Science Fair Project Encyclopedia
McLaren, founded in 1963 by Bruce McLaren (1937-1970), is a racing team based in Woking, England, which is best known as a Formula One constructor but has also competed in the Indianapolis 500, Canadian-American Challenge Cup, and 24 Hours of Le Mans. Its full title is currently Team McLaren Mercedes; the team is managed by Ron Dennis and is controlled by McLaren Racing, a member of the McLaren Group. It is owned by Ron Dennis, Mansour Ojeh (of the TAG Heuer group).
Bruce McLaren, a New Zealander by birth, announced the formation of McLaren Motor Racing Ltd in 1963 because the team he raced for, Cooper Car Company, would not accept his engineering suggestions. He hired engineers and began building a car for competition in Formula One. Meanwhile McLaren employed several drivers and raced with them in Cooper T70s
As a team, McLaren had a disastrous beginning to the decade, with the death of team boss Bruce McLaren while testing the latest CanAm car at Goodwood. Despite this immense setback, they pulled together and achieved notable successes in several formulae, including CanAm, Formula 1, Formula 2, IndyCar and F5000.
McLaren decided to abandon the CanAm series at end of the 1972 season, focussing solely on Formula 1 and IndyCar. This decision turned out to be the right one: in 1974 they achieved their first Formula 1 World Constructors and World Drivers championship (with Emerson Fittipaldi) and their first Indy 500 win (with Johnny Rutherford). The Drivers Championship would come their way again in 1976 with James Hunt.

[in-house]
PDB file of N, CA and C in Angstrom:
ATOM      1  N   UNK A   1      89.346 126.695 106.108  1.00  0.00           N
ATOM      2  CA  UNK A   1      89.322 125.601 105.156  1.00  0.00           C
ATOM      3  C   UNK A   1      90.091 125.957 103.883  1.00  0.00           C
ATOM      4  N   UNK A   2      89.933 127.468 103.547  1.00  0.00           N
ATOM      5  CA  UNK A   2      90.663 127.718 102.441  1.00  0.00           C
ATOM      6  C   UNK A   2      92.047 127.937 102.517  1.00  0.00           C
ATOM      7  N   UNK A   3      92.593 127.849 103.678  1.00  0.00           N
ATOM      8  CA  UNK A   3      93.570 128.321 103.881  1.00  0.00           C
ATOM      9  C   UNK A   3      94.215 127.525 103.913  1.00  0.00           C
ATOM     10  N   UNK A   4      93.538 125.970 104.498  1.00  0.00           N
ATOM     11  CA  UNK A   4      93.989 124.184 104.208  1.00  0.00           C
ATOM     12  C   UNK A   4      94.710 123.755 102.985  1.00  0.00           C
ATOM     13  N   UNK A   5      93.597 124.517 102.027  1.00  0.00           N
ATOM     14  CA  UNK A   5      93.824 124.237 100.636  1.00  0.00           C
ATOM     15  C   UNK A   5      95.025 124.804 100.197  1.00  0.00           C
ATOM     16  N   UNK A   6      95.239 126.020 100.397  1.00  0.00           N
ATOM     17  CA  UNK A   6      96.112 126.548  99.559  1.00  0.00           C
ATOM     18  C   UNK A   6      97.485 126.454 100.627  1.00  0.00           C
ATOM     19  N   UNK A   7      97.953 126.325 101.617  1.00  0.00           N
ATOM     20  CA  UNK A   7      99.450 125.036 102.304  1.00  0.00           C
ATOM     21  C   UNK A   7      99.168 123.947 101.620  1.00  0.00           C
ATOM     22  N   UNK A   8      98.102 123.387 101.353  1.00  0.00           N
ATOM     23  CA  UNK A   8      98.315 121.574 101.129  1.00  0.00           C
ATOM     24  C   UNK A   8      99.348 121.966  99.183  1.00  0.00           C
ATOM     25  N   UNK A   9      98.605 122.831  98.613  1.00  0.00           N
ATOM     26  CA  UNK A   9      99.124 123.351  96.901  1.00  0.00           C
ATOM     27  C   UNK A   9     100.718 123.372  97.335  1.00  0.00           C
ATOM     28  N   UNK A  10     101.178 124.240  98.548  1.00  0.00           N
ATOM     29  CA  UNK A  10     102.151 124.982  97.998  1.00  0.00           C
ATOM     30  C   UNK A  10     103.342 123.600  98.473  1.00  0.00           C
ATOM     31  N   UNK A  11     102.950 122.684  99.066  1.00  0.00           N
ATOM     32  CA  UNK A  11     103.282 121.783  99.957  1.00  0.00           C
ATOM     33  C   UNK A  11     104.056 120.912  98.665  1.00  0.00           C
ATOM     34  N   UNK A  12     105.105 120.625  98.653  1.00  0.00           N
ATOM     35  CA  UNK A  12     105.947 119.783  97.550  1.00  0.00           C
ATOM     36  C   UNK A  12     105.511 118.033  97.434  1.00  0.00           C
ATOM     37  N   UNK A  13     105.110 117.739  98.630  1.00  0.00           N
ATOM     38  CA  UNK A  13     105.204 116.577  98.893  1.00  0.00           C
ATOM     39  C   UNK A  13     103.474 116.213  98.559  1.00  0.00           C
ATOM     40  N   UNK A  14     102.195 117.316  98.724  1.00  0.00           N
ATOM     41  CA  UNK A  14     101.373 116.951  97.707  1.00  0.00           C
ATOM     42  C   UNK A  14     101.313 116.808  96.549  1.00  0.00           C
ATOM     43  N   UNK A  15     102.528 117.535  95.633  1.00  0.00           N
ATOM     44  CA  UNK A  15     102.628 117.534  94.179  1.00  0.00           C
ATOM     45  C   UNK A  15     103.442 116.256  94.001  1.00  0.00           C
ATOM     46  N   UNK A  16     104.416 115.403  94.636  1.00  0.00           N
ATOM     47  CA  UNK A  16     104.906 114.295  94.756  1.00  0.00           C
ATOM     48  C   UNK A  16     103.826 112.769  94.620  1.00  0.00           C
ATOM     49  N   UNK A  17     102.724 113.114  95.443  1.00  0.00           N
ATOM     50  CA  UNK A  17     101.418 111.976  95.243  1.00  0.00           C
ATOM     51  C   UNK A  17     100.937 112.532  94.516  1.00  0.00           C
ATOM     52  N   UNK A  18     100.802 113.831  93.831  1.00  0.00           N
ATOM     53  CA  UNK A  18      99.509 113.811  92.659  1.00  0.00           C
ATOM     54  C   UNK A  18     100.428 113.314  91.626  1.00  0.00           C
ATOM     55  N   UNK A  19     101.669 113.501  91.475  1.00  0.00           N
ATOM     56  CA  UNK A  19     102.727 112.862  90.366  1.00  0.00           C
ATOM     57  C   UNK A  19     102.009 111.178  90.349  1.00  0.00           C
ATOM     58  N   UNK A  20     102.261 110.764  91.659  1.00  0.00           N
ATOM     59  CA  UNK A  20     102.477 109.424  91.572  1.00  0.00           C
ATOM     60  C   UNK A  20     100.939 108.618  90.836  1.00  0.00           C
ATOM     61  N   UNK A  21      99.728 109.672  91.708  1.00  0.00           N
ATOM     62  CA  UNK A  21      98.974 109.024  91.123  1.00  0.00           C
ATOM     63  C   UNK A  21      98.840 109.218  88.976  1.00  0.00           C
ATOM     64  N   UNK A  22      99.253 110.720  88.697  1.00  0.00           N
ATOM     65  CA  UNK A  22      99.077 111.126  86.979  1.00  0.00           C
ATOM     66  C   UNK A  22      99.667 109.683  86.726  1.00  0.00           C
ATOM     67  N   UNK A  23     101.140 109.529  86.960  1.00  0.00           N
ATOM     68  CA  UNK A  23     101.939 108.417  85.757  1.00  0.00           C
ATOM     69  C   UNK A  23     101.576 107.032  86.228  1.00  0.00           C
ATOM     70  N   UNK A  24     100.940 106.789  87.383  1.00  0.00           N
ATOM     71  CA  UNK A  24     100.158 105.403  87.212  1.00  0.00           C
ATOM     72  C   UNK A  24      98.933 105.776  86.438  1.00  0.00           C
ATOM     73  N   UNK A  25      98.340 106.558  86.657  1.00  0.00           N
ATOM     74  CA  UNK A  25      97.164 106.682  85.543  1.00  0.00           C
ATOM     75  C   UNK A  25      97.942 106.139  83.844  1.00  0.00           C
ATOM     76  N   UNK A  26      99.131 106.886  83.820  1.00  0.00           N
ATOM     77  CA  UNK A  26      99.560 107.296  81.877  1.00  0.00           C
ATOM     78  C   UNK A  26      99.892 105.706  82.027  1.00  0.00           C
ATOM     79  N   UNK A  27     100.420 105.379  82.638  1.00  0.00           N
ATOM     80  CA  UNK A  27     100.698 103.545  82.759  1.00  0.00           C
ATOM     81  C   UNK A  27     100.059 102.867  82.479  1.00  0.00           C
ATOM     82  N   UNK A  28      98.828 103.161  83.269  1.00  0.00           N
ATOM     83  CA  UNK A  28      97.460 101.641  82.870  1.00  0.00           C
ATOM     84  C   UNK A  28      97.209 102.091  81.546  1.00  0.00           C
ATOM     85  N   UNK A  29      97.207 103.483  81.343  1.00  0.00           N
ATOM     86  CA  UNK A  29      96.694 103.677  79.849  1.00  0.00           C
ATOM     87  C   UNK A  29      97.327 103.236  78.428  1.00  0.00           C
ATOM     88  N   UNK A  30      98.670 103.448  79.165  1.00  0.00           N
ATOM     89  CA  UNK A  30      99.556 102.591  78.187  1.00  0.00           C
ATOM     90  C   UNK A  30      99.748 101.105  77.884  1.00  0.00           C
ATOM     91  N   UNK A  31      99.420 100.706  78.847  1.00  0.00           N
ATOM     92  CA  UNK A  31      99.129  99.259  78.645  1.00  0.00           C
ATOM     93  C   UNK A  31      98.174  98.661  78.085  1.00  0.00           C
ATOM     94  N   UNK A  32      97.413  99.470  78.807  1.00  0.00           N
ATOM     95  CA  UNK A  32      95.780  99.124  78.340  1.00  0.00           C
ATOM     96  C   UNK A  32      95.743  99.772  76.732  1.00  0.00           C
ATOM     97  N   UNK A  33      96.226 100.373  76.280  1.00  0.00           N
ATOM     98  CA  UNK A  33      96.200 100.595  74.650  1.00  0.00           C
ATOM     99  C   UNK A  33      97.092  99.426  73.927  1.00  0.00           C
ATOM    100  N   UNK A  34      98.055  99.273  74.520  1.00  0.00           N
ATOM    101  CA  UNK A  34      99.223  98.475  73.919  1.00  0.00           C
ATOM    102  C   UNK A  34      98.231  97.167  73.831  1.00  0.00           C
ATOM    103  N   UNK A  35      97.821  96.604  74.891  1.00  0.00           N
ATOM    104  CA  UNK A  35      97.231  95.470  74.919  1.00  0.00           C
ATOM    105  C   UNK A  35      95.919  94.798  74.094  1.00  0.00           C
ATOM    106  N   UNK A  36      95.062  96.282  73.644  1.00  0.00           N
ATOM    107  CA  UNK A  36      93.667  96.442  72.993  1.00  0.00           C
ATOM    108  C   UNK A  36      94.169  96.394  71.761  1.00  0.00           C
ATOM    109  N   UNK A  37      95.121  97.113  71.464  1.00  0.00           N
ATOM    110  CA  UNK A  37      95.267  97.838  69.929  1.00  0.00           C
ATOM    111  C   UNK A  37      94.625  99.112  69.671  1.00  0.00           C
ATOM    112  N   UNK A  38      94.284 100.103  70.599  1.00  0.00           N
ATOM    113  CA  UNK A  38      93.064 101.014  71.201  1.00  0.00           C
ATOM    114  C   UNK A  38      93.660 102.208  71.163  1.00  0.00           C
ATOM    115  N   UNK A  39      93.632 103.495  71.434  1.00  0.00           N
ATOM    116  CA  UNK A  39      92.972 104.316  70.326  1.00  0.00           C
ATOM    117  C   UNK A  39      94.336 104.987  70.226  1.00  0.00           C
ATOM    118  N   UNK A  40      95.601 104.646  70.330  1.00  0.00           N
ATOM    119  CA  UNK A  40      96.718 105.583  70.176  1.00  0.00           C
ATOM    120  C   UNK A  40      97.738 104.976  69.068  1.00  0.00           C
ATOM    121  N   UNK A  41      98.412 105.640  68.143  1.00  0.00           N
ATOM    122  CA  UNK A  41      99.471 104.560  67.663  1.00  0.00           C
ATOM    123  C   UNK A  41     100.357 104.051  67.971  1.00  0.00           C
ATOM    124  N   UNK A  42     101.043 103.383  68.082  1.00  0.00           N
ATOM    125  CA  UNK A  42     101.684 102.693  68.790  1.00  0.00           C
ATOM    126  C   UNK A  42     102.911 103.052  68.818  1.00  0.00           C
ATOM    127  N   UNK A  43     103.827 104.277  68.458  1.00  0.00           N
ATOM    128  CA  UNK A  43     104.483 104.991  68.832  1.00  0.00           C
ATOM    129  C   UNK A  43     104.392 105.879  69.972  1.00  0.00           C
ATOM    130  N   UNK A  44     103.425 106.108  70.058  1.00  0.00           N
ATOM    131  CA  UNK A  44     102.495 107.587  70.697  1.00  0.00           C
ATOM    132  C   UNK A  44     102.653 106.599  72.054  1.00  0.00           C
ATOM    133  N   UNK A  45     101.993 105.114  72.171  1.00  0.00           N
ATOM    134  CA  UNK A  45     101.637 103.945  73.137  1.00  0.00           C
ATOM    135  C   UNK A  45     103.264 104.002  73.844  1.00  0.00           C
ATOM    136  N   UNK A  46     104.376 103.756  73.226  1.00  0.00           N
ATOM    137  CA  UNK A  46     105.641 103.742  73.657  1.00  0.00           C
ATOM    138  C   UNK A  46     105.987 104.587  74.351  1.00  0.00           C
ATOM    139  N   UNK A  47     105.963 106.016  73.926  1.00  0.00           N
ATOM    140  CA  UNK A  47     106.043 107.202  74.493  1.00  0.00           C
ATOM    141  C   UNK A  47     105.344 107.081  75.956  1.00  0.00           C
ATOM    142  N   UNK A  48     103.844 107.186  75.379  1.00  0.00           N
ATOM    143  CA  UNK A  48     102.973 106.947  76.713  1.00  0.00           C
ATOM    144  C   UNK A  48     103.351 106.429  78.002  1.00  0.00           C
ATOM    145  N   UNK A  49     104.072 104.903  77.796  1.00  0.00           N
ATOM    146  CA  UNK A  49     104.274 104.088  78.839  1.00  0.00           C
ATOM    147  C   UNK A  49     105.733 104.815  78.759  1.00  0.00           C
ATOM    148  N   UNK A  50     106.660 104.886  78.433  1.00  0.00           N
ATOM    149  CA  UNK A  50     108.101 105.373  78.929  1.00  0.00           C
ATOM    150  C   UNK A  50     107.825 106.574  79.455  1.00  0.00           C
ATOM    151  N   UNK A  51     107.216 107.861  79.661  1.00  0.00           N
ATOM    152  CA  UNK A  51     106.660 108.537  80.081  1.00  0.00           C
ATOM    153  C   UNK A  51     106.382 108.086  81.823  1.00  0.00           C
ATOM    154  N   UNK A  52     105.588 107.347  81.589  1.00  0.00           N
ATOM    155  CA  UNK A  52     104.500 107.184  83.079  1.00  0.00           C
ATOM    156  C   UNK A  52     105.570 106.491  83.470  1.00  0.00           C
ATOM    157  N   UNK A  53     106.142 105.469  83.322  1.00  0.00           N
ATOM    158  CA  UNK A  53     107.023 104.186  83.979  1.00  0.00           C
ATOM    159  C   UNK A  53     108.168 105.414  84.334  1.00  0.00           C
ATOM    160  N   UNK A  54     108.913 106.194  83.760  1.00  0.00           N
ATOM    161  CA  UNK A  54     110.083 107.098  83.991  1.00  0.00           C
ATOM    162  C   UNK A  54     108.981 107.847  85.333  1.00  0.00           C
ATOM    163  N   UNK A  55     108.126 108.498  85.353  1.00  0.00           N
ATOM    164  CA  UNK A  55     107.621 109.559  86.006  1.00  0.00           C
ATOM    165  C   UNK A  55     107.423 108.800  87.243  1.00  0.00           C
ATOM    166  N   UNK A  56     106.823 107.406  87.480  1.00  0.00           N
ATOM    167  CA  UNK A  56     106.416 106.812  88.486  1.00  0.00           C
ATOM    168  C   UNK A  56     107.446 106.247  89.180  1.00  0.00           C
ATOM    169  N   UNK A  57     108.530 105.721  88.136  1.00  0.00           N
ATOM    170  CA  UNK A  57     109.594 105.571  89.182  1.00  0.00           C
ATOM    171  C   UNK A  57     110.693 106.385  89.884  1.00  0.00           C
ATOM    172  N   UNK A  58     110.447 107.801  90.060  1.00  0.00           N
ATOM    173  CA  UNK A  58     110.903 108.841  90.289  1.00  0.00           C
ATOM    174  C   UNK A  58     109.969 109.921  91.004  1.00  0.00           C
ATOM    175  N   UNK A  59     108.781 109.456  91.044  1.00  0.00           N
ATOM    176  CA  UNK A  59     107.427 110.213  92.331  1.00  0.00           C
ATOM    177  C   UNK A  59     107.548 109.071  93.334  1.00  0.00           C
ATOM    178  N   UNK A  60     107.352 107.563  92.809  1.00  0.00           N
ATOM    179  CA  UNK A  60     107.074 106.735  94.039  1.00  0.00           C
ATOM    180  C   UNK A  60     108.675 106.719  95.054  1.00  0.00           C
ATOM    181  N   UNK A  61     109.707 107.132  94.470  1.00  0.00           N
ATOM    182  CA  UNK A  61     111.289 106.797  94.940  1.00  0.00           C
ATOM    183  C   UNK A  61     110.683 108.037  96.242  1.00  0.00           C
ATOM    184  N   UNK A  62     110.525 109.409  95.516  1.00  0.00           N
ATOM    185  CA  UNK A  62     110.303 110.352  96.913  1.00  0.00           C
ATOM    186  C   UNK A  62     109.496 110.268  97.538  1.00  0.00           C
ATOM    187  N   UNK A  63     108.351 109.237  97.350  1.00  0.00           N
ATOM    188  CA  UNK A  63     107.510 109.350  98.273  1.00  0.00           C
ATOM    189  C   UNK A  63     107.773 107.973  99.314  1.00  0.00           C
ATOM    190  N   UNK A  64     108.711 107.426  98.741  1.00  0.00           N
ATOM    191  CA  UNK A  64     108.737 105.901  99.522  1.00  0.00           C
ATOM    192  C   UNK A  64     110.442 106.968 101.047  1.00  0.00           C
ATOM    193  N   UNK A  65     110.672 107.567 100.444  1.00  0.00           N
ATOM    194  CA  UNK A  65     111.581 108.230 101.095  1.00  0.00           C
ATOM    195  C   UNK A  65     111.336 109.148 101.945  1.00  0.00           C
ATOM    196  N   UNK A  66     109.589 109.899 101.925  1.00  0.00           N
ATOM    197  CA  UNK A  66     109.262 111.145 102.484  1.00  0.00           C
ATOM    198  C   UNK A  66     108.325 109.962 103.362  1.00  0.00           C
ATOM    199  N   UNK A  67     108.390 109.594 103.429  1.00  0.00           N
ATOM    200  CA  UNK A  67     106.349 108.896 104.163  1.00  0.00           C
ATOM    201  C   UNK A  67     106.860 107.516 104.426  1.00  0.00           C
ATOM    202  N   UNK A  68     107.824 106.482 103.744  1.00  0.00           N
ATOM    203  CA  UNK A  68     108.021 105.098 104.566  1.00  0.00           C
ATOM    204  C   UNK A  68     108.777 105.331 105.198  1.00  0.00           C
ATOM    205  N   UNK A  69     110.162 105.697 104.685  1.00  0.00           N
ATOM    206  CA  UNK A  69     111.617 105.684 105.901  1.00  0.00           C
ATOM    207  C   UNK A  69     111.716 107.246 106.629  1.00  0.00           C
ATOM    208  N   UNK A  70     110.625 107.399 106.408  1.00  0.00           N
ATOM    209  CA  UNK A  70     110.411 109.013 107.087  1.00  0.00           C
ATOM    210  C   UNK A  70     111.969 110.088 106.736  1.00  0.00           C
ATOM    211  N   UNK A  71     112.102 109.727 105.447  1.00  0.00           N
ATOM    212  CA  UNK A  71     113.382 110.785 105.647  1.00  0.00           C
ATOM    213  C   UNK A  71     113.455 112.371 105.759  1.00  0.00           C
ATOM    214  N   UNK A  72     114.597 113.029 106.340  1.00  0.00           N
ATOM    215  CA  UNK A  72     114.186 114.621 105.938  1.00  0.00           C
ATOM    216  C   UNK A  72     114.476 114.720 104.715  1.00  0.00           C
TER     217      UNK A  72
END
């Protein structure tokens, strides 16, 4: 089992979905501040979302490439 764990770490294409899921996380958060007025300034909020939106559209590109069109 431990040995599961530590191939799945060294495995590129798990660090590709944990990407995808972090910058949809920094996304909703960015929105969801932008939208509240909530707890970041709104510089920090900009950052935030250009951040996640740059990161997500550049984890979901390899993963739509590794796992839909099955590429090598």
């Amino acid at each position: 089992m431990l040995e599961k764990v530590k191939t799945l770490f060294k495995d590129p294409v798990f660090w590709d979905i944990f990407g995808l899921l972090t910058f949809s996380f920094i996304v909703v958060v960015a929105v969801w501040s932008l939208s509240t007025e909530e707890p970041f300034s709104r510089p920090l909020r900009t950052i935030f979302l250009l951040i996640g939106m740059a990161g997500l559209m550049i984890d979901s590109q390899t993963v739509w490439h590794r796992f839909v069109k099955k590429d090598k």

McLaren finally ended their IndyCar involvement at end of 1979 season after increasingly poor returns from the series.
The current McLaren F1 team resulted from a merger of the McLaren team and Ron Dennis's personal F1 team Project 4 in 1981. This had caused some confusion among fans of the sport, as all McLaren cars since 1981 have carried the designation "M/P4-xx." In this case the P4 comes from Project 4, and has no relation to the generation of chassis.
The most successful period in McLaren's history came under the early leadership of Ron Dennis. John Barnard designed the revolutionary M/P4-1 chassis, the first F1 chassis made entirely of carbon-fiber composites, which when mated to the TAG/Porsche turbo engine proved very strong. A succession of strong drivers helped, with Niki Lauda, Alain Prost, Keke Rosberg, and Stefan Johansson driving for the team in this period. McLaren-Porsche won the Constructors title in 1984 (with Lauda taking the Driver's crown), and 1985 (with Prost winning his first World Title), and Prost took the driver's title again in 1986.
After losing the previous two Constructors titles to Williams in 1986 and 1987, McLaren was able to convince Honda to switch its backing from Williams starting in 1988. The McLaren-Honda won an amazing 15 of 16 races that year, achieving the greatest winning percentage of a season in Formula One's modern history. (Senna had been leading comfortably at Monza, but collided with back-marker Jean-Louis Schlesser's Williams.) Ayrton Senna took the driver's title that season, his first with the Woking marque. The next year, using a new 3.5L atmospheric engine designed by Honda, McLaren again won both titles, Alain Prost clinching it in Japan after a highly-controversial collision with his teammate Senna. This was the culmination of a violent feud between the two men.